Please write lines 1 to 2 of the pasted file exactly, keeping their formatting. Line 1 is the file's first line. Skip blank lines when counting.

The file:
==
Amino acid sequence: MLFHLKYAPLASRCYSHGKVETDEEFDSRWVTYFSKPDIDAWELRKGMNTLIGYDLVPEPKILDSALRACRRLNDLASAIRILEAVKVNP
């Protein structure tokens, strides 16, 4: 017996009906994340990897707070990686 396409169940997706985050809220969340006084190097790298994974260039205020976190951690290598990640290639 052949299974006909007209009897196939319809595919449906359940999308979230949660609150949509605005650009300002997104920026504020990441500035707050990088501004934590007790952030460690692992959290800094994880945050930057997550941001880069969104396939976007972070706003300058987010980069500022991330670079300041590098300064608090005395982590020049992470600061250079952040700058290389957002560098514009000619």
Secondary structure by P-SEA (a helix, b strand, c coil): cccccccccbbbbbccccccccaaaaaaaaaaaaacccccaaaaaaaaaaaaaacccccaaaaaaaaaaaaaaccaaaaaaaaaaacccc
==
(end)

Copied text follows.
Amino acid sequence: MLFHLKYAPLASRCYSHGKVETDEEFDSRWVTYFSKPDIDAWELRKGMNTLIGYDLVPEPKILDSALRACRRLNDLASAIRILEAVKVNP
């Protein structure tokens, strides 16, 4: 017996009906994340990897707070990686 396409169940997706985050809220969340006084190097790298994974260039205020976190951690290598990640290639 052949299974006909007209009897196939319809595919449906359940999308979230949660609150949509605005650009300002997104920026504020990441500035707050990088501004934590007790952030460690692992959290800094994880945050930057997550941001880069969104396939976007972070706003300058987010980069500022991330670079300041590098300064608090005395982590020049992470600061250079952040700058290389957002560098514009000619």